07/09/2005

The sweet horror of passion

What we can learn from the figures of Violetta in Verdi's "La Traviata" and Alexandre Dumas' Marguerite Gaultier. By Eva Demski

The opera festival season has drawn to a close. Author Eva Demski reflects on the sickly seductiveness of Violetta in Verdi's "La Traviata", Dumas' figure Marguerite Gaultier who inspired her, and death, who pulls the strings.

There is one thing only opera can do. Of all the arts, opera alone can simplify the stories it tells us not by taking anything away but by adding things. Complications and incomprehensiveness are kept safe and sound in the score rather than the libretto. Music makes psychology completely superfluous, it lets the truth emerge, but through entirely different means. The music mercilessly reveals what we have lost, and makes us listen to our longings without being distracted. The science of the human soul – which today goes under the name of neurology – falls silent for at least three acts, while we get led astray with Violetta and finally follow her defenceless into death. Love knows no other end.

Who was the Lady of the Camellias, Marguerite Gaultier, Violetta? Do we still possess in our hearts the means to understand someone like her? "Neither mother, nor daughter, nor wife", as Alexandre Dumas condescendingly wrote, only to add we must not despise those like her either.

It has long been customary to tug around at old stories until we have dragged them kicking and screaming into our own times. It's normal to place them like templates over modern life and chop off all the bits that stick out. I shall spare the Lady of the Camellias that fate, the lady gone astray. I will leave "La Traviata" just as distant as she actually is. I can hardly imagine her in the male fantasies of today – above all because of the modern horror of illness. Violetta's candle burns at both ends. She knows that, and so do all around her. In the midst of festivities she sits alone on the magic mountain, for everyone to see. She is so visibly mortal. And just that lets her do anything she wants.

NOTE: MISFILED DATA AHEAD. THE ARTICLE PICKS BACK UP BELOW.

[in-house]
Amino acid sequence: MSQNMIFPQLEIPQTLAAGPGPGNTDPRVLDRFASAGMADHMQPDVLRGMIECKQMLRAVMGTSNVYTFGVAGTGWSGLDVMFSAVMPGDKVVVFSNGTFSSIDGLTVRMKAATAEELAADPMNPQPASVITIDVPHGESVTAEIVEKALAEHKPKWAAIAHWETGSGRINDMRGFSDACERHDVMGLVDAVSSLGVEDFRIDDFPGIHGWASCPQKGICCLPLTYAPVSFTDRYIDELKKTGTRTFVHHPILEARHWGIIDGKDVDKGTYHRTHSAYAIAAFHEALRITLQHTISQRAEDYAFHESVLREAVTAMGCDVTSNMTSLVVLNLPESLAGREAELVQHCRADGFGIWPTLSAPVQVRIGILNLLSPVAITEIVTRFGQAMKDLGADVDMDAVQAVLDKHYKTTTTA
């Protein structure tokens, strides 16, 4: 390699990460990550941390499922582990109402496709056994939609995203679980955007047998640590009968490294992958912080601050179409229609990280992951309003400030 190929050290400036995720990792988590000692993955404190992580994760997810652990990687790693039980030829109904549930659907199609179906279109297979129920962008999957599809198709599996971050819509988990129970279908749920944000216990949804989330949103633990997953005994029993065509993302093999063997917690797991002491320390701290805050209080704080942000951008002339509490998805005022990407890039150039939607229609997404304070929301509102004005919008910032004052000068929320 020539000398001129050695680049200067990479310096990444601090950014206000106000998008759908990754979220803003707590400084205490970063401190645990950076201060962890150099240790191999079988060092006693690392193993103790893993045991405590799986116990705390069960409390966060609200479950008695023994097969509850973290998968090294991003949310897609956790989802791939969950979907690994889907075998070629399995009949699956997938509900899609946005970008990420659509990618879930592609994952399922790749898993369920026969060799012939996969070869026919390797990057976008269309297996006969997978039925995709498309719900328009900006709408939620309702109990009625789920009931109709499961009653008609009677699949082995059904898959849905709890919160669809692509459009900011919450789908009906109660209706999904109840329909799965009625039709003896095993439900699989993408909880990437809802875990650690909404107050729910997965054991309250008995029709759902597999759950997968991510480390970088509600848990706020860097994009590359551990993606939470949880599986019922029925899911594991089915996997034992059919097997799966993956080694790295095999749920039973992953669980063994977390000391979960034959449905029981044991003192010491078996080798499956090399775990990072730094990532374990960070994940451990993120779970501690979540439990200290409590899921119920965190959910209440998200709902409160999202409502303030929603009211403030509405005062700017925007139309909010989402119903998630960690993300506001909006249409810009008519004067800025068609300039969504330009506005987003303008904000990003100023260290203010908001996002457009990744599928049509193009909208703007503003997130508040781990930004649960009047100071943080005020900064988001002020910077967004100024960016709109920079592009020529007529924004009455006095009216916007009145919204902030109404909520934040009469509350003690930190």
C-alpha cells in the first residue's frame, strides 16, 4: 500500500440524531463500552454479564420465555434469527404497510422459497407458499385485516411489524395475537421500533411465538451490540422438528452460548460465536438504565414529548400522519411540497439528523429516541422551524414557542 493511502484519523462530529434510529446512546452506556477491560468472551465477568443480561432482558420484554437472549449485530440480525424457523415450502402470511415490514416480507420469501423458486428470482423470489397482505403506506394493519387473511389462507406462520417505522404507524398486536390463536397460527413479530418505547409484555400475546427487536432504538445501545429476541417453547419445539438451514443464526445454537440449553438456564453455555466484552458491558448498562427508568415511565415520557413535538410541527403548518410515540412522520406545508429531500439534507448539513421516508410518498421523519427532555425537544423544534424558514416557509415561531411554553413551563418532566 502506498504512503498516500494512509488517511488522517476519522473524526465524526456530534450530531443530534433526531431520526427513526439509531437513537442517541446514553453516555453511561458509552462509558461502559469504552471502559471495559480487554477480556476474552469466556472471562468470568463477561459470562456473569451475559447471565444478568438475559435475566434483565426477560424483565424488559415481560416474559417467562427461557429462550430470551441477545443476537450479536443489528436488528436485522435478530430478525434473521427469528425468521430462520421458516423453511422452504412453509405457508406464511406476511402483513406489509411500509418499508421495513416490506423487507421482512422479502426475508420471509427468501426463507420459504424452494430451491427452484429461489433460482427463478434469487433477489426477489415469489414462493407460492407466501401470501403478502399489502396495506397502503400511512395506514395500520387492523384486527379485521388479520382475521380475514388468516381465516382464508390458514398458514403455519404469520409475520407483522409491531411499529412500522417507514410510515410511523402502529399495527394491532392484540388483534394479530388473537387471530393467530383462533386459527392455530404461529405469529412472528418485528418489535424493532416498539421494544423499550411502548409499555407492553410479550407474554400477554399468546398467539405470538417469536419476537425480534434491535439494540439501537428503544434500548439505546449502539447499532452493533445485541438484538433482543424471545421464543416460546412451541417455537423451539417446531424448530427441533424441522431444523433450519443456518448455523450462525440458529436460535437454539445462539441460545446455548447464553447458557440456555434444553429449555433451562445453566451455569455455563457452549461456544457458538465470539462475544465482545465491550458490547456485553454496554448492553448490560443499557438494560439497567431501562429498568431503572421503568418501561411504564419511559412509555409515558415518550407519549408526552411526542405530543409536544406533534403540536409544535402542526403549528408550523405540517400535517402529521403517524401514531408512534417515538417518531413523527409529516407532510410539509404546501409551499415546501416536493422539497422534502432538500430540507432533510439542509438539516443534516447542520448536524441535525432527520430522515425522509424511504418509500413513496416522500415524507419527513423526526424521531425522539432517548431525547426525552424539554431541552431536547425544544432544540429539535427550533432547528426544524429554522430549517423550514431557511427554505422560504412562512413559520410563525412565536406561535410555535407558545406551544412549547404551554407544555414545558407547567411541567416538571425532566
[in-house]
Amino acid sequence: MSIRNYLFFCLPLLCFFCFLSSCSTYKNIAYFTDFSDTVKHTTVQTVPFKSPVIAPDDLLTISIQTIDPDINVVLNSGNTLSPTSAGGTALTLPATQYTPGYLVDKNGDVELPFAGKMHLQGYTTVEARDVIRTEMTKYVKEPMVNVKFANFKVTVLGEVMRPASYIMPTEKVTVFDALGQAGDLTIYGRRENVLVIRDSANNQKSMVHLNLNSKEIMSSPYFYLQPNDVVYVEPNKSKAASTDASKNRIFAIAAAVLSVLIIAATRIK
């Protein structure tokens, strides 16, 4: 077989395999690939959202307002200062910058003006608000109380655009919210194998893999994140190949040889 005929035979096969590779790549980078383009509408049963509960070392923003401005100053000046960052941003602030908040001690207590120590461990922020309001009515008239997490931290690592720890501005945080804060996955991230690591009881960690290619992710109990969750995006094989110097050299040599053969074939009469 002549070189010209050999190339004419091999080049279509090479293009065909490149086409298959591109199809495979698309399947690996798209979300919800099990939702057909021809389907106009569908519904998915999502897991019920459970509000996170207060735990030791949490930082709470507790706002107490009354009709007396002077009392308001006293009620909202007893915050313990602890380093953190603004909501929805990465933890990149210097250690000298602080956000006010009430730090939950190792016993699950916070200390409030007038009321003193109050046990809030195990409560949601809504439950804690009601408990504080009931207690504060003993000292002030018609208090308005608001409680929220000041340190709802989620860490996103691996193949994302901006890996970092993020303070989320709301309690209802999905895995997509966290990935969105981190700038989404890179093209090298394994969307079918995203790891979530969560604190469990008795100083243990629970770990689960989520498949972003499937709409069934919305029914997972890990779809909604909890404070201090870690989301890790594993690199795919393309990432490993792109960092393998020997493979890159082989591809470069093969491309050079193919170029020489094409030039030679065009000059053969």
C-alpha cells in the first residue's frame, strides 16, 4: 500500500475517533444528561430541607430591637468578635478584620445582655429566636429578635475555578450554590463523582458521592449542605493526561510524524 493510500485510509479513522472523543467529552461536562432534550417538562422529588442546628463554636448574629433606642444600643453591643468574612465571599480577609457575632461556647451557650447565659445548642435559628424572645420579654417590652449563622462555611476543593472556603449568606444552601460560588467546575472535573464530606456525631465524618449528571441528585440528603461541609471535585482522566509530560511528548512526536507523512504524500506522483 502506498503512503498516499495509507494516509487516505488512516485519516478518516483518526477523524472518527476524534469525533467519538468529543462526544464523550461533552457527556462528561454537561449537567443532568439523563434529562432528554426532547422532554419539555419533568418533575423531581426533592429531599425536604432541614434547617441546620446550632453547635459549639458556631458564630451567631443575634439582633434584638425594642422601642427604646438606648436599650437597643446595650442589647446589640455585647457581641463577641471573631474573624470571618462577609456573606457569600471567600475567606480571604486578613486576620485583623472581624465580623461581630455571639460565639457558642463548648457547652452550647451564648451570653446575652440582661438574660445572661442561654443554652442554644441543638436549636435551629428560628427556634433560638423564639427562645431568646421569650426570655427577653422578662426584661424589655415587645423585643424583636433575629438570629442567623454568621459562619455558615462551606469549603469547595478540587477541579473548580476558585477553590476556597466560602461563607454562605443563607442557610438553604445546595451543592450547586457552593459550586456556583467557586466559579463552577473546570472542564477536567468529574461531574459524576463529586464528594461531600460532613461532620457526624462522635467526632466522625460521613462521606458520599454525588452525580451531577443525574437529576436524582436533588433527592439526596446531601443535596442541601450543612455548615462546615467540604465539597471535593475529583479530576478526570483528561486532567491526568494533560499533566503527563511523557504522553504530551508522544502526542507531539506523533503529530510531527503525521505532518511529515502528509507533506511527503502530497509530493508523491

The fears of that age were too dignified and too grown-up to cling to delusions of youth and health. They were all mortal, the people who danced and reeled through the belle epoch. They knew it and they loved Violetta because she showed them it so clearly. Today she would not be caught up in the midst of things, but in a self-help group, condemned to the company of her own kind. The erotic sheen of sickness has long been supplanted by suntan and muscle. Morbidezza has no fans. But in the opera – there we can give ourselves over to that distant memory of death in the midst of life. Sweet horror of passion that will not be deterred by consumption's roses of death. Quite the contrary, it feeds on the lover's fever.

Violetta is irresistible not because she is a courtesan, but because she is sick. That's what gives her statement in the drinking song its nihilism: "Everything is folly in this world / That does not give us pleasure". She stands out from her entourage of dandies, idlers and their girls, a white camellia, cynical, detached and therefore completely at the mercy of her first love. Before love came, death meant nothing to her. Where was its sting, where its victory? But now she haggles with death over every hour. She plays coquettishly on her loneliness, but she is entirely aware that that is what makes her what she is. The loneliness forced upon her by her sickness is what makes her so special. She is the decrepit horse-riding tubercular artist (Kafka) who can bring those of us sitting on the gallery to tears.

"And life for its part? Was it perhaps but an infectious disease of matter – just as that which we could call the ultimate origin of matter was perhaps merely a sickness, an irritable proliferation of the immaterial? Here was without doubt the very first step leading to evil, lust and death.... "

Thomas Mann's "Magic Mountain" takes us along all those tortuous paths that we can but guess at when we listen to "La Traviata".

Poor Hans Castorp thought illness was the obscene form of life. And he was right. Without knowing it, he suffers from the passion whose true origin he is unwilling to admit to himself.

We know that his icon will be the looking-glass in which he can see and worship Madame Chauchat's sick soul, her invisible part that he loves. The invisible is much more powerful than the visible, and Verdi's music shows us that powerfully. It is about love and sacrifice, tragedy and error, it is about all those beautiful opera catastrophes, and of course Violetta has sisters, Mimi, Manon, and so on, sisters in guilt and transfiguration.

But Violetta stands for the power of the invisible, and that is why we will never really be able to comprehend her story, we who have renounced the unseen.